Su­per sys­tems

Mazda is pre­view­ing its new build­ing blocks, writes Neil Dowl­ing

Herald Sun - Motoring - - Prestige -

RAD­I­CAL new en­gines and trans­mis­sions will change Mazda’s place in the car world and form build­ing blocks for its fu­ture.

With its new ‘‘one size fits all’’ phi­los­o­phy, Mazda re­veals that next year it will make a sin­gle ve­hi­cle plat­form to suit dif­fer­ent mod­els.

At its first show­ing in Ber­lin, Mazda pre­viewed its new diesel and petrol en­gines, new au­to­matic and man­ual trans­mis­sions and sev­eral new chas­sis sys­tems.

Though shown in old Mazda6 bod­ies, the driv­e­trains will be seen — as early as next year in Aus­tralia— in the com­ing Mazda3, Mazda6, SUVs, com­mer­cial ve­hi­cles and, later, in the Mazda2.

Mazda has also re­vealed it has achieved fuel con­sump­tion as low as 5.8 litres/ 100km from a nor­mally as­pi­rated 2-litre petrol four and 4.2 litres/100km from its new 2.2-litre bi-turbo diesel.

Also, the en­gines will meet fu­ture strict emis­sion reg­u­la­tions, in­clud­ing Euro 6.

So here’s what’s new.


MAZDA has rolled out its Sky-G (petrol) and Sky-D (diesel) en­gine range.

Tech­ni­cally, they rep­re­sent a fresh wave of in­ter­nal com­bus­tion en­gine devel­op­ment. For ex­am­ple, a diesel usu­ally has a very high com­pres­sion ra­tio of about 20:1, but Sky-D has an un­usu­ally low 14:1.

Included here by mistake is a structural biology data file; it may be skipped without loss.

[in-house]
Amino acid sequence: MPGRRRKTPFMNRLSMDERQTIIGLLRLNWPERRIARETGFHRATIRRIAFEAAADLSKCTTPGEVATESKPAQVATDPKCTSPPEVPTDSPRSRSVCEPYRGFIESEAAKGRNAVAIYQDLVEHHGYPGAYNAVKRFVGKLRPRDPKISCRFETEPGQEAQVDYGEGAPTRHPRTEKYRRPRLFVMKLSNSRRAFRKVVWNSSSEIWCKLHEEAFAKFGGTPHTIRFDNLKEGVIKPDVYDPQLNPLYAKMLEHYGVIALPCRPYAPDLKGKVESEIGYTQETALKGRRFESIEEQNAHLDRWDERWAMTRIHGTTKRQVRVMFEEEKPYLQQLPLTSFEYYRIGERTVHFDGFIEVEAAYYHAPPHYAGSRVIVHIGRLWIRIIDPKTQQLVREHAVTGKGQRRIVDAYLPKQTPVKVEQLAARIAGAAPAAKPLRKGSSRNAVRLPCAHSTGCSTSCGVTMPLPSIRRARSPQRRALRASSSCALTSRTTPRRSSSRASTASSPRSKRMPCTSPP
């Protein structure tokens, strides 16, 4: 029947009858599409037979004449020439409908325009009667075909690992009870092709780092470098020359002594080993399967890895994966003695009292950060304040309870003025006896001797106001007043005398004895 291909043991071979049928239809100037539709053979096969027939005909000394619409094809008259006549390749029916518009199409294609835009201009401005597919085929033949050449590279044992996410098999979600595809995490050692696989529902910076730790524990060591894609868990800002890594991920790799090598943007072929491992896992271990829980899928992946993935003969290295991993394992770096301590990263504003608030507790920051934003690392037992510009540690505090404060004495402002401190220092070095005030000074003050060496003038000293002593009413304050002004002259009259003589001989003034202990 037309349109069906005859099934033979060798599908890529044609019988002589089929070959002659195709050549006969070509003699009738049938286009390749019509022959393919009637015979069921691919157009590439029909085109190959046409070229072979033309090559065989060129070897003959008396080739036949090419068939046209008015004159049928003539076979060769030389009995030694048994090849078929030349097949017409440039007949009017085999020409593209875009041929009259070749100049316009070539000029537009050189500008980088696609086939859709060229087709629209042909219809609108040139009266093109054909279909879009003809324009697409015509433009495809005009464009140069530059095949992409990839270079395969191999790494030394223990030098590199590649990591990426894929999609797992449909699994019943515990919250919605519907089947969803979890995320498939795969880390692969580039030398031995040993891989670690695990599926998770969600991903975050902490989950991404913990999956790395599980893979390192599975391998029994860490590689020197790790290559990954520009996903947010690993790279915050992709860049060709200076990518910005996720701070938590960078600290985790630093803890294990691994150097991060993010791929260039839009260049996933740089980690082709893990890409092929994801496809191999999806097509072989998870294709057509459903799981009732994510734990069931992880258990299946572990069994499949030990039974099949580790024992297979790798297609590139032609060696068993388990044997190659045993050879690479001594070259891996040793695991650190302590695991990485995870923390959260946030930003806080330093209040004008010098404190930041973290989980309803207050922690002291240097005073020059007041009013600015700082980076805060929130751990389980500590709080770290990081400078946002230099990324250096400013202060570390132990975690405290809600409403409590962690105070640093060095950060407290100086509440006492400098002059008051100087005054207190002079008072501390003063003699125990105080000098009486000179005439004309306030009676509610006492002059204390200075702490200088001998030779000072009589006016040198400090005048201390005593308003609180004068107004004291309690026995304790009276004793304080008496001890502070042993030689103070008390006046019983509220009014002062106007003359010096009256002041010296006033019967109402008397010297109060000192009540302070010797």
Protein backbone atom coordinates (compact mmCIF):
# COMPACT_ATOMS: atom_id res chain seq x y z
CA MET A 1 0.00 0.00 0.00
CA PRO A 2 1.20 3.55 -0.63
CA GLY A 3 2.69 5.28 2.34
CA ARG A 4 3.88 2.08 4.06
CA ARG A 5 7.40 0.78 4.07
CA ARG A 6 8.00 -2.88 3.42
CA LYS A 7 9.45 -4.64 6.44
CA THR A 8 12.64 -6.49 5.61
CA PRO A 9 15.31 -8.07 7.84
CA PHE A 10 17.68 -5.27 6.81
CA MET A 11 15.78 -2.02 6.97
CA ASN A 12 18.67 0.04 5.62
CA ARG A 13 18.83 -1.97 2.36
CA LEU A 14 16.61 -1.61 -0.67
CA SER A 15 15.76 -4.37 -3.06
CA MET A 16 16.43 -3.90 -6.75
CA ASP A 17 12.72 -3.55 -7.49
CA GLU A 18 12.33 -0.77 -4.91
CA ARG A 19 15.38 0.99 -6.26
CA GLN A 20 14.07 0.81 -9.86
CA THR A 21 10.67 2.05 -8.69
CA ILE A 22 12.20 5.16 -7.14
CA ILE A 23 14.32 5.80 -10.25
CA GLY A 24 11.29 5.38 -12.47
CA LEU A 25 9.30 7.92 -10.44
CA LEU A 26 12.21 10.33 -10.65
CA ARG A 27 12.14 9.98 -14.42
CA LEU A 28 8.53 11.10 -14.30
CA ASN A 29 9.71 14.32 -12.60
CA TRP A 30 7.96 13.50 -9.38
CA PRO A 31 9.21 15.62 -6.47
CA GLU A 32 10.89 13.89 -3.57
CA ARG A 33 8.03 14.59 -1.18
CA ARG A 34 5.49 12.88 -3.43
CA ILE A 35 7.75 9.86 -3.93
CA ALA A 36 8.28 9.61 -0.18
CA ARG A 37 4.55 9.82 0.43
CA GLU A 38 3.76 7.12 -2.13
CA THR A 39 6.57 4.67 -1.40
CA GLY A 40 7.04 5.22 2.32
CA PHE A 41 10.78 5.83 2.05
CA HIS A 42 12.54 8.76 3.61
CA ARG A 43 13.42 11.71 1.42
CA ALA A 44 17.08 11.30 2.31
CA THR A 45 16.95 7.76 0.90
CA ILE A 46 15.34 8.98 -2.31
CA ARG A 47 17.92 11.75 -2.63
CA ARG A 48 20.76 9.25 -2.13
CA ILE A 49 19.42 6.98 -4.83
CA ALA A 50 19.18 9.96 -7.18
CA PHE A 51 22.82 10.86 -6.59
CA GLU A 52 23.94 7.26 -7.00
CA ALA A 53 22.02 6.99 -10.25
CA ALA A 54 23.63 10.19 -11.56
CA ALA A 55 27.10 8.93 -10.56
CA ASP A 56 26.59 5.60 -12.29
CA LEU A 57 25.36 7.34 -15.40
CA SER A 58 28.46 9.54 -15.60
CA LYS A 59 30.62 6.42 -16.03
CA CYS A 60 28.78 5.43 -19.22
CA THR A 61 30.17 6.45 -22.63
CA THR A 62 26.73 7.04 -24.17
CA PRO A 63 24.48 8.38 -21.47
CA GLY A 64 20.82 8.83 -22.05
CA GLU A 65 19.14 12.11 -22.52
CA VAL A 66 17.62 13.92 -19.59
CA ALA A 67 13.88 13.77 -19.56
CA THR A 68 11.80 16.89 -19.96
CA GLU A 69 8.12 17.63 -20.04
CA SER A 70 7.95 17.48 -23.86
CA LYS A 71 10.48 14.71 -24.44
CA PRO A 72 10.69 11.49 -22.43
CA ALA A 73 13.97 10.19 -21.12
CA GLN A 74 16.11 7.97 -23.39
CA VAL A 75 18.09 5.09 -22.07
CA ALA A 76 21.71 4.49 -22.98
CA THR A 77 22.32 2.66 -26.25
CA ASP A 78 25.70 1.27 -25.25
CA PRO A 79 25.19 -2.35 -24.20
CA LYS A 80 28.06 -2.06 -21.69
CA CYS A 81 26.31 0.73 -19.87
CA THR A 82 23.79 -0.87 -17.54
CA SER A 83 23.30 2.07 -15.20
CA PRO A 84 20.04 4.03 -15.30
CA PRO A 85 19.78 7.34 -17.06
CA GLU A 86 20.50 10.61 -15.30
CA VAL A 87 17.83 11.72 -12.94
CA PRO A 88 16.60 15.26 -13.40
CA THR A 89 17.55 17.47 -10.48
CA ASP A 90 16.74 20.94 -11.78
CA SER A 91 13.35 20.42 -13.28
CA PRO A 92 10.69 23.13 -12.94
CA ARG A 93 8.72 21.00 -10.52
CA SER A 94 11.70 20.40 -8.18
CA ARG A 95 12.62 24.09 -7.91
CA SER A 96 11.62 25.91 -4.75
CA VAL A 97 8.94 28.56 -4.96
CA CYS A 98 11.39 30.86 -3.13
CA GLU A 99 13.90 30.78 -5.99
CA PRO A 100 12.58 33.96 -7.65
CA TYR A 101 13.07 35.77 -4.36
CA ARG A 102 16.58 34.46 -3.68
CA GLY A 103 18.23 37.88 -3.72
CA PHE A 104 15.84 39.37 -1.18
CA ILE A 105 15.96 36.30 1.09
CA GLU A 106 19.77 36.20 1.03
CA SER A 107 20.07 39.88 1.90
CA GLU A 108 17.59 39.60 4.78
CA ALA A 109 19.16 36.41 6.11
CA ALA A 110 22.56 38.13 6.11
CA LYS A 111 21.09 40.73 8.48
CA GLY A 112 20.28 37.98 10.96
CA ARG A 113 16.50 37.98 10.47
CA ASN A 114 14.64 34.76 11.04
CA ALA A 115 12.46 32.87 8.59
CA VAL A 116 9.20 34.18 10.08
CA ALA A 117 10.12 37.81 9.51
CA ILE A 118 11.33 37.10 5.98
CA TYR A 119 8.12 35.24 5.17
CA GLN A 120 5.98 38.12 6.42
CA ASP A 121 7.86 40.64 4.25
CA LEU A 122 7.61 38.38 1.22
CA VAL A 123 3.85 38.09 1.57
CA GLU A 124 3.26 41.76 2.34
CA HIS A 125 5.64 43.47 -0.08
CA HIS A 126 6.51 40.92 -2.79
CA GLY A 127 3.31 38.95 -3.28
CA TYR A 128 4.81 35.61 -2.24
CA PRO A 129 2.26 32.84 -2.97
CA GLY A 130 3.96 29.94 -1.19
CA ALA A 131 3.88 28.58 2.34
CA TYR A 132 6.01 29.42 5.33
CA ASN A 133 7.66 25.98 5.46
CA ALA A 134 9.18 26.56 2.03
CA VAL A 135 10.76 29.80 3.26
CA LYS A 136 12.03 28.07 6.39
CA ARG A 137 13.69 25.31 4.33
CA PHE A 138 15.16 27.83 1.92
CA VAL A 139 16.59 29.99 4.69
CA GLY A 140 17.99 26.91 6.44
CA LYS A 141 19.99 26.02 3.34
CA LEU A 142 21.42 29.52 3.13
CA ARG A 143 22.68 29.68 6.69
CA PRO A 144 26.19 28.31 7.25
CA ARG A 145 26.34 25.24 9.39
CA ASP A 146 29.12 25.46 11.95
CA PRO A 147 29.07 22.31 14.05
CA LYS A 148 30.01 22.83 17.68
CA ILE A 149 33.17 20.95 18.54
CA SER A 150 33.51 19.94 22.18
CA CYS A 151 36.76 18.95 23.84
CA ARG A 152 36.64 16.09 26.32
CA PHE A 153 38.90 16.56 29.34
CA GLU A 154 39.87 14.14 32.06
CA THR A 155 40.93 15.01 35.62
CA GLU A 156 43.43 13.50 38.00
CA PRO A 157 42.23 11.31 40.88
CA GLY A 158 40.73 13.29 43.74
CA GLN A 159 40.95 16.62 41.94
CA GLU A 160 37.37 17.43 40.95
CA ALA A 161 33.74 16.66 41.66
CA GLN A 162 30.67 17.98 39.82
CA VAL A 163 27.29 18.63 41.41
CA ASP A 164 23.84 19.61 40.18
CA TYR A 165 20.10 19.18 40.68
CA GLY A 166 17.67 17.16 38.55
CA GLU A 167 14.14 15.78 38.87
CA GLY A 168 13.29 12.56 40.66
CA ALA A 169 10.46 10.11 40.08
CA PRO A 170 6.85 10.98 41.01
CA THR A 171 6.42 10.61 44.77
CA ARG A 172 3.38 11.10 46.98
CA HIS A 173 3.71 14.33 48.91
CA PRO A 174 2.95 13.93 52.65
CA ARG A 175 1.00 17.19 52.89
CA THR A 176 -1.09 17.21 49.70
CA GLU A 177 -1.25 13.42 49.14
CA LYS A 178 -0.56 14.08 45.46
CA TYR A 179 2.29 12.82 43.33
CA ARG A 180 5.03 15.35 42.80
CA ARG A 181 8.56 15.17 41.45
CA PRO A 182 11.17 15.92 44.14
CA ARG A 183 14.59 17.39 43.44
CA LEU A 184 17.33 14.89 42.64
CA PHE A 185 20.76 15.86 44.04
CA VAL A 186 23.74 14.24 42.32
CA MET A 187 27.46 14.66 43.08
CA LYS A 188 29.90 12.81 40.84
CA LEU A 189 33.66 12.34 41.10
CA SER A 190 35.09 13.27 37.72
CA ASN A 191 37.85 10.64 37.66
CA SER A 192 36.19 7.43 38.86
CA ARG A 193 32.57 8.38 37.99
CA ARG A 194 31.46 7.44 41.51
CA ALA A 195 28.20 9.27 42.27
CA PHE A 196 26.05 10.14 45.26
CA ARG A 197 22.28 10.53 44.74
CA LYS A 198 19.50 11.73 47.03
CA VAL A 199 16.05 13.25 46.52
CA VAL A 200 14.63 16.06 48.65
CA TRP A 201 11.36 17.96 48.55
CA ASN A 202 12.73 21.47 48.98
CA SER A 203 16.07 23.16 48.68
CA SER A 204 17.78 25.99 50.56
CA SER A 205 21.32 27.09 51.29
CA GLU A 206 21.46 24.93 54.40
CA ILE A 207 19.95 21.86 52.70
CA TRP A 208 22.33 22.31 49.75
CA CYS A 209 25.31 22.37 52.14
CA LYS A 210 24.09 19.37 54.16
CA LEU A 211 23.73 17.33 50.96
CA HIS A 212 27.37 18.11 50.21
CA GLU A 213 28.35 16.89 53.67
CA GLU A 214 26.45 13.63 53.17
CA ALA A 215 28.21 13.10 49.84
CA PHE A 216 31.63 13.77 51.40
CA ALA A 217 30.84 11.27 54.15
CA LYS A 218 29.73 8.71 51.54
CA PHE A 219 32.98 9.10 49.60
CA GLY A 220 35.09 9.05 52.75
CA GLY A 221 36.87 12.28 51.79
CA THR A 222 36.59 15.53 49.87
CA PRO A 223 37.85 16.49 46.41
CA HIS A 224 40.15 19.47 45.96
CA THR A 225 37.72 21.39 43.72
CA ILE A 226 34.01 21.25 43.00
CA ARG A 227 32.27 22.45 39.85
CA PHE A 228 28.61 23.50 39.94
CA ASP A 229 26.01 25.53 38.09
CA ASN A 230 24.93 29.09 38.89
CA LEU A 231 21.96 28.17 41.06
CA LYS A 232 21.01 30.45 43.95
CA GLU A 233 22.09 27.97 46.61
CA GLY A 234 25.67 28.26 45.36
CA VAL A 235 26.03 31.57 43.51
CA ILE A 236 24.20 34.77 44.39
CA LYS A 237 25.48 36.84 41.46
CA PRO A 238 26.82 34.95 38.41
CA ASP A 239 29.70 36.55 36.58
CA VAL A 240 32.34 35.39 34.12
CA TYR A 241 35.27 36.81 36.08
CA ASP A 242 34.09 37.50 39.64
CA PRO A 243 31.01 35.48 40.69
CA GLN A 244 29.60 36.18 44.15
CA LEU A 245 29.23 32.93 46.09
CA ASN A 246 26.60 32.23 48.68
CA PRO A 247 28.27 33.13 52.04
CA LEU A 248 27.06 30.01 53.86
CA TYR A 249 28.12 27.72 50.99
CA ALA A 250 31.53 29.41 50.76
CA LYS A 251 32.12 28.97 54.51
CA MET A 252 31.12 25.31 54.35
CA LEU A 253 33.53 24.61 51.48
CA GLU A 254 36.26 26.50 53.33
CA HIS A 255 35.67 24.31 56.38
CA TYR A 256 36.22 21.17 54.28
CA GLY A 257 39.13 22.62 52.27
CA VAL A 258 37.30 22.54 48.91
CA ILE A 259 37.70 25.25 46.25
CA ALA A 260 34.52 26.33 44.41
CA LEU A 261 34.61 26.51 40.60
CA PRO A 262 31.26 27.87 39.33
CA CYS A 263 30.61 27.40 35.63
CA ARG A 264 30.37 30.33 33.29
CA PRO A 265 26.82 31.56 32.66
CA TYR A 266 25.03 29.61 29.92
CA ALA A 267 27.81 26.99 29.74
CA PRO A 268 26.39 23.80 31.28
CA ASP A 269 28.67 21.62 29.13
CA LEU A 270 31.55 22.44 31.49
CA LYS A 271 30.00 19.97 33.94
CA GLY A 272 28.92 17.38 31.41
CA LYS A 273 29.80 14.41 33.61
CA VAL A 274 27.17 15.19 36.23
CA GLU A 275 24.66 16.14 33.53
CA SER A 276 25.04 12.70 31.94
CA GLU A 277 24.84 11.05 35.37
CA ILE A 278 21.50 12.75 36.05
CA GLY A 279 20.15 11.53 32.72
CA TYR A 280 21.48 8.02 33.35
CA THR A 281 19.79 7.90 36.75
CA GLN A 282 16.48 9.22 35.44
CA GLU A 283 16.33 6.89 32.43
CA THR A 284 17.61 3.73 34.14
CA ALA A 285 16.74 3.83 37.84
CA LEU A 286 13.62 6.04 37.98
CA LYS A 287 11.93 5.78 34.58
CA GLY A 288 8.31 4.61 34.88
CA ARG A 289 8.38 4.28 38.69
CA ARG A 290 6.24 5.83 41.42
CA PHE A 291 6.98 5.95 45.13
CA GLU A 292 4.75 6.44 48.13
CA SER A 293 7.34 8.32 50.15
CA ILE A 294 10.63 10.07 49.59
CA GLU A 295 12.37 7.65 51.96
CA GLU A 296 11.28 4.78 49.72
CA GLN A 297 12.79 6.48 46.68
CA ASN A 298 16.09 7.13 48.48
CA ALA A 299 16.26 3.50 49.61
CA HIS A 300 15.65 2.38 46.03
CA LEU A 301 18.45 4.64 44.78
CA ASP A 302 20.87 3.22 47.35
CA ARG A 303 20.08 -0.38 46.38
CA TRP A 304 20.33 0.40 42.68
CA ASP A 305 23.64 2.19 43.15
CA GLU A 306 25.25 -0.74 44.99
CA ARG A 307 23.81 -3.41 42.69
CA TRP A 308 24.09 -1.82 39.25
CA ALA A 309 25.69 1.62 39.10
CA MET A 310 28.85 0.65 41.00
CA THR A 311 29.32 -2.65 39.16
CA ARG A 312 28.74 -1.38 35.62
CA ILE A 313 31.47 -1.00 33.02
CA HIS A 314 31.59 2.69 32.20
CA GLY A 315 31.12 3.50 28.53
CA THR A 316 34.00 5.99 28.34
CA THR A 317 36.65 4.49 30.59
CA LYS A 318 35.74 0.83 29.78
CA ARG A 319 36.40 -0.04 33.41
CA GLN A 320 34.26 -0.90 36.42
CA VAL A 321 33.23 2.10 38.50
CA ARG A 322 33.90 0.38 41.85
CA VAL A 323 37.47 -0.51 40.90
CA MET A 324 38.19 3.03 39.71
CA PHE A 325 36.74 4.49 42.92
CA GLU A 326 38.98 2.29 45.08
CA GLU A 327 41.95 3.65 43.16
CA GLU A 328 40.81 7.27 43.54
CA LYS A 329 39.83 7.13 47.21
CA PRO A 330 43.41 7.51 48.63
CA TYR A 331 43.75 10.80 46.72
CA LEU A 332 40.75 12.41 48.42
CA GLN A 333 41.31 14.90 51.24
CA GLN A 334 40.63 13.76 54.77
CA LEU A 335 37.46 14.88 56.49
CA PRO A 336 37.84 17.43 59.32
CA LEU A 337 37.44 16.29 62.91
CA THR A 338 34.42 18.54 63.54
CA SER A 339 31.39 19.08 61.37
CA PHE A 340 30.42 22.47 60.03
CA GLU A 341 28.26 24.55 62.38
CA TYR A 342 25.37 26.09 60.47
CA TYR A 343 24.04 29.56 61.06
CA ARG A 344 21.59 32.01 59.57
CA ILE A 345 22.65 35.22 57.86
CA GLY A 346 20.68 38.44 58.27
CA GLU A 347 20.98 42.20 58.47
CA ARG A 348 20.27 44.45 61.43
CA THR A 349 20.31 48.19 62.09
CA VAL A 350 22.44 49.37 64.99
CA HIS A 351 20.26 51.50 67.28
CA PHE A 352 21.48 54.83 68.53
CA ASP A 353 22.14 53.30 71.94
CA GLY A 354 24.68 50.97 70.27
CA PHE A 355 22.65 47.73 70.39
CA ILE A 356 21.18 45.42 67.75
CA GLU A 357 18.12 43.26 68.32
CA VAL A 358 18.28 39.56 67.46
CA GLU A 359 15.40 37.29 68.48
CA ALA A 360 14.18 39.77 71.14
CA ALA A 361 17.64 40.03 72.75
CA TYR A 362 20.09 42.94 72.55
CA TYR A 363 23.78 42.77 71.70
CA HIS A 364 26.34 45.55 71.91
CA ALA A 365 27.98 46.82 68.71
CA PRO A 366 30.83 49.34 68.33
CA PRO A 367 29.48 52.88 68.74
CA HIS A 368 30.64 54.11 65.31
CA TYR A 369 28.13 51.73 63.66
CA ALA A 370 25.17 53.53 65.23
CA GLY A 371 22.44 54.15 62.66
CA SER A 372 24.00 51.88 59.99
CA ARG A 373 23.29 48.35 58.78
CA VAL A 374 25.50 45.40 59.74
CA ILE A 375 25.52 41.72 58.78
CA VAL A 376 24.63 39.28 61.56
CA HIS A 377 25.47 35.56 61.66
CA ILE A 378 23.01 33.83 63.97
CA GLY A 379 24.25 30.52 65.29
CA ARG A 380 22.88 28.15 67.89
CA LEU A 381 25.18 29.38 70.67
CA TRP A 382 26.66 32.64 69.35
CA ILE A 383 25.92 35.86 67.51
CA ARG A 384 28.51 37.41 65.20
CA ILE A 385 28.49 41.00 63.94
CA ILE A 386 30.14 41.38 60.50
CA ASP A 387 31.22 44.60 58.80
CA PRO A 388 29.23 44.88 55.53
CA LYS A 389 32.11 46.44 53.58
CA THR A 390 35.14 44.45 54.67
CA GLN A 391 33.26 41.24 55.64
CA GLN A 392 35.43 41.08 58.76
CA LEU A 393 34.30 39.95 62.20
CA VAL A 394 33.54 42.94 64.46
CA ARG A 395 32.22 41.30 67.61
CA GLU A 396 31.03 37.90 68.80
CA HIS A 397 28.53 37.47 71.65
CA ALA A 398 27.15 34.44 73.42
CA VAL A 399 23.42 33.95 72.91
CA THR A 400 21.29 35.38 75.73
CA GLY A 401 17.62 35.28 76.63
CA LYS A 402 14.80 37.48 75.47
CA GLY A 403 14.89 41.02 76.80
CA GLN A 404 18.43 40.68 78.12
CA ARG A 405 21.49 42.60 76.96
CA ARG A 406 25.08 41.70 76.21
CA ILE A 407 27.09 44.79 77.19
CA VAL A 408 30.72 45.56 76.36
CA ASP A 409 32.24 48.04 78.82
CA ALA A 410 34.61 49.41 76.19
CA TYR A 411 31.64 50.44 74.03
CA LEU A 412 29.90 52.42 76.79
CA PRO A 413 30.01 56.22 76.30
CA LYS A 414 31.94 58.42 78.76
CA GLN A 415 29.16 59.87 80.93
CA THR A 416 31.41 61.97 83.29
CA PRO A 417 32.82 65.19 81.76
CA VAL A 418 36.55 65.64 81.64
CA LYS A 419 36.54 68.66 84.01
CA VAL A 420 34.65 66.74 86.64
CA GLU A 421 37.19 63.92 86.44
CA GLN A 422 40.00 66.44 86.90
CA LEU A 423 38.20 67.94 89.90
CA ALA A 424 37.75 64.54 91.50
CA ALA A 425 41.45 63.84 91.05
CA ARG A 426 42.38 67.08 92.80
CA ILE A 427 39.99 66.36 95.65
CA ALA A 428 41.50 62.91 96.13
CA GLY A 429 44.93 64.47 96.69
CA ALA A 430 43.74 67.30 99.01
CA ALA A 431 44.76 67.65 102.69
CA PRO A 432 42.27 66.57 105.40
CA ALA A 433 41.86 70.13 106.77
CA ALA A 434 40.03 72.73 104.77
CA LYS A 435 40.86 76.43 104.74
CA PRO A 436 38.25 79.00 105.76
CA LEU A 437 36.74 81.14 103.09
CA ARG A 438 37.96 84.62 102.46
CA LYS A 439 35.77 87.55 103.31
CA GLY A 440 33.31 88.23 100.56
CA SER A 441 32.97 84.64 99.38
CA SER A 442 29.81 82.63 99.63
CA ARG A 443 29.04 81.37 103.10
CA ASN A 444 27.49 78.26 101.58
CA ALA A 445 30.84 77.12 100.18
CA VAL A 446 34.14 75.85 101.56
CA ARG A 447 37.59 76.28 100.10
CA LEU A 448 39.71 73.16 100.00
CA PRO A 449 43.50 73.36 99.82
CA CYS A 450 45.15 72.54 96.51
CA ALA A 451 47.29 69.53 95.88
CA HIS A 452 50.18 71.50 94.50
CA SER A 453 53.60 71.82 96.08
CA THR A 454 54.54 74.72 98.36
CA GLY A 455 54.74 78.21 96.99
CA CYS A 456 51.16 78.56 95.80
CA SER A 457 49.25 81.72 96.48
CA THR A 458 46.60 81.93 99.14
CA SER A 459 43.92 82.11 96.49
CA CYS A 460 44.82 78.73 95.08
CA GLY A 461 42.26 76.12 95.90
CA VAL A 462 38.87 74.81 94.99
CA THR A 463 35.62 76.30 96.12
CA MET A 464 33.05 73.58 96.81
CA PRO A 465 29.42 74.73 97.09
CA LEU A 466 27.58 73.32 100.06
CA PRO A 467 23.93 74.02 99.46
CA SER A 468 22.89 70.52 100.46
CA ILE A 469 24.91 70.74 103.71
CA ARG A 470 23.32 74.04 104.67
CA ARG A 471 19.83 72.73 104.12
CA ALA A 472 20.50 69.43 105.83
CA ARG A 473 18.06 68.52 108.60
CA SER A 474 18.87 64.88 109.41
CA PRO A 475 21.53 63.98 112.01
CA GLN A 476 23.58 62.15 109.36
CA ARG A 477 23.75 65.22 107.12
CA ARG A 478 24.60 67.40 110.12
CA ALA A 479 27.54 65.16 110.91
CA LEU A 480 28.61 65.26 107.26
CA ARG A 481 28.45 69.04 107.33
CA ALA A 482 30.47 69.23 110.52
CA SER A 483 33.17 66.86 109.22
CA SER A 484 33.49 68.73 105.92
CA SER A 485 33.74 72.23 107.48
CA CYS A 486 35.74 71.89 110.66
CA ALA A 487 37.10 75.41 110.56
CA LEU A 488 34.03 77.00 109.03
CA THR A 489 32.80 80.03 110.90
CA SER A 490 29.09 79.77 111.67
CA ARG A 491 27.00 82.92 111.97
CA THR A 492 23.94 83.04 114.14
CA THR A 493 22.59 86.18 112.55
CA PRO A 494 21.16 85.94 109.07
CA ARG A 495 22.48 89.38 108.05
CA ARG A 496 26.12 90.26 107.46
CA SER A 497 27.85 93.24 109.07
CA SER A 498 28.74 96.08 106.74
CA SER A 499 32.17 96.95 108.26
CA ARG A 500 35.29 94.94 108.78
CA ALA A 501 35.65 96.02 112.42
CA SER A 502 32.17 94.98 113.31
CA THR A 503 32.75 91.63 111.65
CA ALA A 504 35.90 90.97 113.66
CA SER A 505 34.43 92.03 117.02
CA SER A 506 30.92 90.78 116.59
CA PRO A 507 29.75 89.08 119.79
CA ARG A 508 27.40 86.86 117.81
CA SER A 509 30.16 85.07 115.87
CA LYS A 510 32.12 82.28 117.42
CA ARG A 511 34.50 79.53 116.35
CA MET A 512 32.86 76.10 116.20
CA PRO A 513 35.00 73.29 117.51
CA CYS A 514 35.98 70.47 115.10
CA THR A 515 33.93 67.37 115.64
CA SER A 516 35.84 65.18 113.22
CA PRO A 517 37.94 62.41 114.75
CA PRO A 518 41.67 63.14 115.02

The Sky-G also has 14:1, when nor­mally as­pi­rated petrol en­gines are about 10:1.

Pow­er­train devel­op­ment di­vi­sion head Mit­suo Hit­omi says by rais­ing the com­pres­sion ra­tio and con­trol­ling cylin­der head tem­per­a­tures, it’s pos­si­ble to re­duce fuel use.

A side ben­e­fit — aided by a high­per­for­mance four-into-two-into-one ex­haust sys­tem and long-stroke cylin­der de­sign — is a 15 per cent in­crease in torque.

The longer stro­ker/smaller bore al­lows the cylin­ders to be placed closer and the en­gine block to be 20mm shorter and lighter.

Sky-G is a 2-litre en­gine, but Mazda is fi­nal­is­ing a 1.3-litre ver­sion that is in­tended for the Mazda2. A smaller diesel is also be­ing de­vel­oped.

Both diesel and petrol en­gines — and man­ual and au­to­matic trans­mis­sions — come with Mazda’s ‘‘i-stop’’ stop-start sys­tem.


THERE are four trans­mis­sions branded Sky-Drive: six-speed man­u­als and six-speed au­to­mat­ics for petrol and diesel ap­pli­ca­tions.

The big story is the lock-up sys­tem for all cars that Mazda claims al­lows up to 7 per cent fuel sav­ings, while de­liv­er­ing rapid shifts.

Mazda is con­sid­er­ing pad­dle shifters in some au­to­matic mod­els and even a ‘‘sports’’ shift but­ton to ac­cen­tu­ate shift points.

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